Through the first three weeks of the 2013-14 NBA season, Andre Iguodala looked like just about the perfect pick-up for the Golden State Warriors. Placed in the context of an offense built around the inside-outside duo of Stephen Curry and David Lee, and a defense led by healthy-and-paid center Andrew Bogut, the 29-year-old wing was freed from the burden of being The Man on either end of the floor, and he responded by playing some of the best all-around ball of his routinely underappreciated NBA career, averaging right around 13 points, six assists, four rebounds and two steals per game, shooting nearly 55 percent from the floor and 48 percent from 3-point range. A left hamstring strain sidelined Iguodala for nearly a month and left Mark Jackson's club reeling a bit, going 5-7 with the small forward on the shelf; while the Warriors have largely gotten right since his return, rolling up a 28-12 record since Dec. 17 and outscoring opponents by 6.9 points per 100 possessions over the last 40 games (the league's third-best mark during that span, behind only the Los Angeles Clippers and Oklahoma City Thunder), Iguodala himself hasn't quite looked like he's 100 percent, trending downward statistically in virtually every category while his shooting has fallen off a cliff (43.4 percent from the field, 27.9 percent from 3-point range) since his return.
Golden State's still been leaps and bounds better with Iguodala on the floor than off it — the Warriors have outscored opponents by a whopping 13.4 points per 100 possessions in more than 1,700 Iguodala minutes, scoring at a rate that would trail only the Miami Heat and defending with a stinginess that only the Indiana Pacers could top over the course of the full season, and they've been outscored by 4.2 points-per-100 with Iguodala on the bench, with their offense falling off a cliff to a tie for the second-worst mark in the league — but Iguodala hasn't looked like the kind of full-court, two-way difference-maker he appeared to be early in the season. One sequence from the Warriors' Tuesday night matchup with the Dallas Mavericks, though, made it seem like the #FullSquad version of Iguodala might at long last be back in the fold:
Shutting down a three-on-one fast break with a perfectly timed block of Shawn Marion layup, followed by a full-court haul to fill the lane on the counter-attack, sky over the unsettled Mavericks to corral a missed Curry pull-up 3-pointer and punctuate the play with a powerful one-handed tomahawk follow dunk? Yeah, it looks like Iguodala's timing, legs and bounce are in decent working order, thanks.
It was by far the loudest play in what was a relatively quiet statistical performance by Iguodala — four points, five assists, two rebounds, two blocks in 25 1/2 minutes — as the Warriors locked down the high-scoring Mavericks, 108-85, to earn their fifth straight win and draw within 1 1/2 games of the Portland Trail Blazers for the No. 5 seed in the crowded Western Conference playoff race. (The loss dropped Dallas beneath the surging Memphis Grizzlies into the No. 8 spot, just a game ahead of the ninth-place Phoenix Suns.)
Iguodala's end-to-end exclamation point wasn't the big talking point to come out of Golden State's fifth straight win. Instead, it was the continued strong play of the Warriors bench, led by guards Jordan Crawford (who scored 12 of his team-high 19 points in the second quarter) and recent addition Steve Blake (nine points, eight assists, three rebounds in 26 minutes), that earned the attention of ESPN.com's Ethan Sherwood Strauss:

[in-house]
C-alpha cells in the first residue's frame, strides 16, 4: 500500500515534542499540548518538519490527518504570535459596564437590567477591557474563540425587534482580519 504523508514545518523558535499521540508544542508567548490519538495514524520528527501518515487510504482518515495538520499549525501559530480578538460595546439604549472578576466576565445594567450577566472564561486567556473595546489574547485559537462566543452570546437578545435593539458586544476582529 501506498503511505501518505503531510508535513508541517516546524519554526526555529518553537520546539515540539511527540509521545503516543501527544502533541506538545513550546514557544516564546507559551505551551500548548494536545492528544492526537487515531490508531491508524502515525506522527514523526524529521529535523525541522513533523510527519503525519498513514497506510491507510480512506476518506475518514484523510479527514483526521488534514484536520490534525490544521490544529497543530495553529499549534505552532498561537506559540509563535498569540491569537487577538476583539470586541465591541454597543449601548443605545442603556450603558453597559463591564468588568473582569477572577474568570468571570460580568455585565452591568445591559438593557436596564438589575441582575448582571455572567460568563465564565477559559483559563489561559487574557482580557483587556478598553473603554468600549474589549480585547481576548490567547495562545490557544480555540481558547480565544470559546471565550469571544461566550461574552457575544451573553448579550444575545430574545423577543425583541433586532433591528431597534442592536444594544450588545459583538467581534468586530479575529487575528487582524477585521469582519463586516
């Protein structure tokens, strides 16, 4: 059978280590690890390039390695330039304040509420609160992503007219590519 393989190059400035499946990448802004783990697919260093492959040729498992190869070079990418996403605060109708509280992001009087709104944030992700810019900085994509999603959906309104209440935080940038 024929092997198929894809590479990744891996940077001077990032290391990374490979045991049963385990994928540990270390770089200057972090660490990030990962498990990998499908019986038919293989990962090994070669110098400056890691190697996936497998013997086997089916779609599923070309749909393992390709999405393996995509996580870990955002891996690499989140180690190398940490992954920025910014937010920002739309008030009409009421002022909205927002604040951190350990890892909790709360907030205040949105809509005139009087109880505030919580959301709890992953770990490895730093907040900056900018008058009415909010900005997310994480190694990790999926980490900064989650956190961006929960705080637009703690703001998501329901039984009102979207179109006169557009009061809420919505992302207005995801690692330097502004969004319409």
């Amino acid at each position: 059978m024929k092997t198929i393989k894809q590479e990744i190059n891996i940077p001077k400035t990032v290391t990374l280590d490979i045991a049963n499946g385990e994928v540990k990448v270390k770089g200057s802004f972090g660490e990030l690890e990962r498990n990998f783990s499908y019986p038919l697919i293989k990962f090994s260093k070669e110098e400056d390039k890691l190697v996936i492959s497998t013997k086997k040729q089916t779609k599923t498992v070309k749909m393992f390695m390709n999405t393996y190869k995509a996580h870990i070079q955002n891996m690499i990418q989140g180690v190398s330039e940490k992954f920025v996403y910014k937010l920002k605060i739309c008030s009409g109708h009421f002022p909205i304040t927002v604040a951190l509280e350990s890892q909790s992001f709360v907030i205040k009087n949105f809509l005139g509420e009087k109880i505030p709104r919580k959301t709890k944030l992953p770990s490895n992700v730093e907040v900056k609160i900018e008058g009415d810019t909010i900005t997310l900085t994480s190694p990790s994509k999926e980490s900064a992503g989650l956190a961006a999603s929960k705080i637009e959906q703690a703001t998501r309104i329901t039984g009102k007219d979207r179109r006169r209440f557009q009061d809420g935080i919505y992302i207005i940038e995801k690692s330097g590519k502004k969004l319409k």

Blake has been a wildly popular addition in Oakland in a way that 8.6-point-per-game players seldom are. Some of that speaks to his pleasantly unselfish play and some of it speaks to the glaring void he patched up. Blake might merely be a "role player," but he's well matched to this particularly role. The bench was adrift offensively before his arrival.
Jordan Crawford hasn't found his way as quickly or easily as Blake has, but he was incandescent on Tuesday, scoring 19 points on shots that few NBA players dare take. There might be an inverse relationship between how open Crawford is and whether he hits the attempt, but Crawford's content to reduce that theory down to: "I just have confidence in myself, always did, and luckily, they goin' in."
Jackson is more declarative, saying, "We have a legitimate second unit with no weaknesses." [...]
"Anytime you have a bench that can play the way they did tonight, that's huge. That's going to help us in the big picture, where we're trying to go. It's hard to prepare for us when you don't know who's going to have the big game," [Curry] said.
And harder still when a once-again-healthy Iguodala can produce the kind of plays on either end of the court that can provide two-possession swings, kickstart the Warriors' open-court blitz and put Oracle Arena over the top, as Jackson recently told Diamond Leung of the Bay Area News Group:
"We're a better basketball team when he [pushes the ball up the court] and when he does it aggressively to score or to facilitate," Jackson said. "I thought last night he allowed us to get it going in transition because he had that mindset." [...]
"Coming back when he wasn't 100 percent, probably people expected to see the Andre Iguodala that we went and got instead of saying, 'OK, well, it's a process.' But we've been patient with him all along, and we know what type of player he is and the things he does on the floor to make us better. But I understand the pressure of everybody else not knowing that he wasn't 100 percent, that he was stepping into new territory."
If the return to health continues to progress and the Warriors' newfound depth continues to produce, Iguodala could help Golden State step into another kind of uncharted territory — a deep playoff run that builds off last year's second-round ouster.
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